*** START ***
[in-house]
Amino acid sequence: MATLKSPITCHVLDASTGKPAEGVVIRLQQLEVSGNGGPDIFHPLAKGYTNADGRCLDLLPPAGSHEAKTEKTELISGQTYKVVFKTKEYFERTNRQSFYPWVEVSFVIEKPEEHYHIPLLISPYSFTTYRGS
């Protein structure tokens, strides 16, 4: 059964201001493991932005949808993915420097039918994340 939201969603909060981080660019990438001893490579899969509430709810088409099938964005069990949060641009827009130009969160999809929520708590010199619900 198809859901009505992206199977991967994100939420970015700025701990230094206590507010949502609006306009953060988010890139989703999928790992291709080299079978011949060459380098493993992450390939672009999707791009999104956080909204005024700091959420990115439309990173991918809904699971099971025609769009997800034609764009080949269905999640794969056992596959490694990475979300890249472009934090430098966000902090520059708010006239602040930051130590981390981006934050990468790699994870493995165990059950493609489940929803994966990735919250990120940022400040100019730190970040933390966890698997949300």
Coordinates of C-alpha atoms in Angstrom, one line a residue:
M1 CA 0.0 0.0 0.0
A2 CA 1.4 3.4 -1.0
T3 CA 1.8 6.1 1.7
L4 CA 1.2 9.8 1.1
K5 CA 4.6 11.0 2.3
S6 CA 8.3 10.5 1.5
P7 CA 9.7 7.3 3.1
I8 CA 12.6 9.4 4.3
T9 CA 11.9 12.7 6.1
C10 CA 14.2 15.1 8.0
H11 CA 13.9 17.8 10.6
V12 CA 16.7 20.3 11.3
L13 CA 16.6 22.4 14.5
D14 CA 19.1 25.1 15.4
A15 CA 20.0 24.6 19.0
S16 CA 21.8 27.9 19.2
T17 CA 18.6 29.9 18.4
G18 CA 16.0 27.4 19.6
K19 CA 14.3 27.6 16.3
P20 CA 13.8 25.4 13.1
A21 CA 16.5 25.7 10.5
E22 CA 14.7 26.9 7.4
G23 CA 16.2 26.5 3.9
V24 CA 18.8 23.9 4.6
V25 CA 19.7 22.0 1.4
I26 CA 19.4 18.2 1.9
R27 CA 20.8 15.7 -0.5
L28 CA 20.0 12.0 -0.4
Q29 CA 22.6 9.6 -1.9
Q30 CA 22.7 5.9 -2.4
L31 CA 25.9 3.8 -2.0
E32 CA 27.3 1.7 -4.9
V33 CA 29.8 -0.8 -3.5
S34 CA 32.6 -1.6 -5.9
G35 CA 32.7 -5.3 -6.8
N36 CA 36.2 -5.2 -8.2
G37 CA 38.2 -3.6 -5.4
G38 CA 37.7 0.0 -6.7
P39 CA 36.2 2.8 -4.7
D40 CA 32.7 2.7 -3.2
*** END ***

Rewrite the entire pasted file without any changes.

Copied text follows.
[in-house]
Amino acid sequence: MATLKSPITCHVLDASTGKPAEGVVIRLQQLEVSGNGGPDIFHPLAKGYTNADGRCLDLLPPAGSHEAKTEKTELISGQTYKVVFKTKEYFERTNRQSFYPWVEVSFVIEKPEEHYHIPLLISPYSFTTYRGS
């Protein structure tokens, strides 16, 4: 059964201001493991932005949808993915420097039918994340 939201969603909060981080660019990438001893490579899969509430709810088409099938964005069990949060641009827009130009969160999809929520708590010199619900 198809859901009505992206199977991967994100939420970015700025701990230094206590507010949502609006306009953060988010890139989703999928790992291709080299079978011949060459380098493993992450390939672009999707791009999104956080909204005024700091959420990115439309990173991918809904699971099971025609769009997800034609764009080949269905999640794969056992596959490694990475979300890249472009934090430098966000902090520059708010006239602040930051130590981390981006934050990468790699994870493995165990059950493609489940929803994966990735919250990120940022400040100019730190970040933390966890698997949300």
Coordinates of C-alpha atoms in Angstrom, one line a residue:
M1 CA 0.0 0.0 0.0
A2 CA 1.4 3.4 -1.0
T3 CA 1.8 6.1 1.7
L4 CA 1.2 9.8 1.1
K5 CA 4.6 11.0 2.3
S6 CA 8.3 10.5 1.5
P7 CA 9.7 7.3 3.1
I8 CA 12.6 9.4 4.3
T9 CA 11.9 12.7 6.1
C10 CA 14.2 15.1 8.0
H11 CA 13.9 17.8 10.6
V12 CA 16.7 20.3 11.3
L13 CA 16.6 22.4 14.5
D14 CA 19.1 25.1 15.4
A15 CA 20.0 24.6 19.0
S16 CA 21.8 27.9 19.2
T17 CA 18.6 29.9 18.4
G18 CA 16.0 27.4 19.6
K19 CA 14.3 27.6 16.3
P20 CA 13.8 25.4 13.1
A21 CA 16.5 25.7 10.5
E22 CA 14.7 26.9 7.4
G23 CA 16.2 26.5 3.9
V24 CA 18.8 23.9 4.6
V25 CA 19.7 22.0 1.4
I26 CA 19.4 18.2 1.9
R27 CA 20.8 15.7 -0.5
L28 CA 20.0 12.0 -0.4
Q29 CA 22.6 9.6 -1.9
Q30 CA 22.7 5.9 -2.4
L31 CA 25.9 3.8 -2.0
E32 CA 27.3 1.7 -4.9
V33 CA 29.8 -0.8 -3.5
S34 CA 32.6 -1.6 -5.9
G35 CA 32.7 -5.3 -6.8
N36 CA 36.2 -5.2 -8.2
G37 CA 38.2 -3.6 -5.4
G38 CA 37.7 0.0 -6.7
P39 CA 36.2 2.8 -4.7
D40 CA 32.7 2.7 -3.2